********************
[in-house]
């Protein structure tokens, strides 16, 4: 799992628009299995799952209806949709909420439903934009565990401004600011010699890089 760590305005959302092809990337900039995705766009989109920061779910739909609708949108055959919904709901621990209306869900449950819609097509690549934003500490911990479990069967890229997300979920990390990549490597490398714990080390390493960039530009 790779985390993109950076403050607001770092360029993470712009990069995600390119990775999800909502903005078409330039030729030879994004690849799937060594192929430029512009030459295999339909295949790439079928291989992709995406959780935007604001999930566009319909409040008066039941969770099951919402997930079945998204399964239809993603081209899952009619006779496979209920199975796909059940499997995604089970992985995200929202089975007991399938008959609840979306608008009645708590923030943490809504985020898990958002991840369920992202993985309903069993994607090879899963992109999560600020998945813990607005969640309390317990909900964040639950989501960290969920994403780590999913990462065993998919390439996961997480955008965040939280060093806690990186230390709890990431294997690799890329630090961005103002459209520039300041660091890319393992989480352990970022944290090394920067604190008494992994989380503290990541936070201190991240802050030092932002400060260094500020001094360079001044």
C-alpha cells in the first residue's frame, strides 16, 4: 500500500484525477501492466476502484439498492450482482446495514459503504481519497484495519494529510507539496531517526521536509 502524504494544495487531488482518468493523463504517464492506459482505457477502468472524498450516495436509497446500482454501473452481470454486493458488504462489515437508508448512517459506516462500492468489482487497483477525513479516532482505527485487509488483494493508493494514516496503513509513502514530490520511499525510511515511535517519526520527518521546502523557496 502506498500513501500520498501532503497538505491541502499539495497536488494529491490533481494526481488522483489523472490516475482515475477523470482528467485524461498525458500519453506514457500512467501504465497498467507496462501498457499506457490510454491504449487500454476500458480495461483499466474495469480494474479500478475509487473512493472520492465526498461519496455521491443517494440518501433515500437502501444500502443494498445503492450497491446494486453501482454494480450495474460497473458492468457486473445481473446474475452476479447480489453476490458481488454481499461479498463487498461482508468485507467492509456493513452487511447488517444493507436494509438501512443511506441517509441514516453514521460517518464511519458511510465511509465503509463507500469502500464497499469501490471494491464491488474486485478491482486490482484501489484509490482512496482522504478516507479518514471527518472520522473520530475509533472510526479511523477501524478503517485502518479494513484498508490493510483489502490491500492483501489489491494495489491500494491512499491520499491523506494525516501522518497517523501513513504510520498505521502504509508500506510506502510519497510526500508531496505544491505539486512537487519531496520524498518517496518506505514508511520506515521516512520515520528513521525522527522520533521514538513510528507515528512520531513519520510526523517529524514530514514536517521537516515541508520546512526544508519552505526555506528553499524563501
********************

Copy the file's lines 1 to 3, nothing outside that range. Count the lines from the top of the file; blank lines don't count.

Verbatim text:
[in-house]
């Protein structure tokens, strides 16, 4: 799992628009299995799952209806949709909420439903934009565990401004600011010699890089 760590305005959302092809990337900039995705766009989109920061779910739909609708949108055959919904709901621990209306869900449950819609097509690549934003500490911990479990069967890229997300979920990390990549490597490398714990080390390493960039530009 790779985390993109950076403050607001770092360029993470712009990069995600390119990775999800909502903005078409330039030729030879994004690849799937060594192929430029512009030459295999339909295949790439079928291989992709995406959780935007604001999930566009319909409040008066039941969770099951919402997930079945998204399964239809993603081209899952009619006779496979209920199975796909059940499997995604089970992985995200929202089975007991399938008959609840979306608008009645708590923030943490809504985020898990958002991840369920992202993985309903069993994607090879899963992109999560600020998945813990607005969640309390317990909900964040639950989501960290969920994403780590999913990462065993998919390439996961997480955008965040939280060093806690990186230390709890990431294997690799890329630090961005103002459209520039300041660091890319393992989480352990970022944290090394920067604190008494992994989380503290990541936070201190991240802050030092932002400060260094500020001094360079001044």
C-alpha cells in the first residue's frame, strides 16, 4: 500500500484525477501492466476502484439498492450482482446495514459503504481519497484495519494529510507539496531517526521536509 502524504494544495487531488482518468493523463504517464492506459482505457477502468472524498450516495436509497446500482454501473452481470454486493458488504462489515437508508448512517459506516462500492468489482487497483477525513479516532482505527485487509488483494493508493494514516496503513509513502514530490520511499525510511515511535517519526520527518521546502523557496 502506498500513501500520498501532503497538505491541502499539495497536488494529491490533481494526481488522483489523472490516475482515475477523470482528467485524461498525458500519453506514457500512467501504465497498467507496462501498457499506457490510454491504449487500454476500458480495461483499466474495469480494474479500478475509487473512493472520492465526498461519496455521491443517494440518501433515500437502501444500502443494498445503492450497491446494486453501482454494480450495474460497473458492468457486473445481473446474475452476479447480489453476490458481488454481499461479498463487498461482508468485507467492509456493513452487511447488517444493507436494509438501512443511506441517509441514516453514521460517518464511519458511510465511509465503509463507500469502500464497499469501490471494491464491488474486485478491482486490482484501489484509490482512496482522504478516507479518514471527518472520522473520530475509533472510526479511523477501524478503517485502518479494513484498508490493510483489502490491500492483501489489491494495489491500494491512499491520499491523506494525516501522518497517523501513513504510520498505521502504509508500506510506502510519497510526500508531496505544491505539486512537487519531496520524498518517496518506505514508511520506515521516512520515520528513521525522527522520533521514538513510528507515528512520531513519520510526523517529524514530514514536517521537516515541508520546512526544508519552505526555506528553499524563501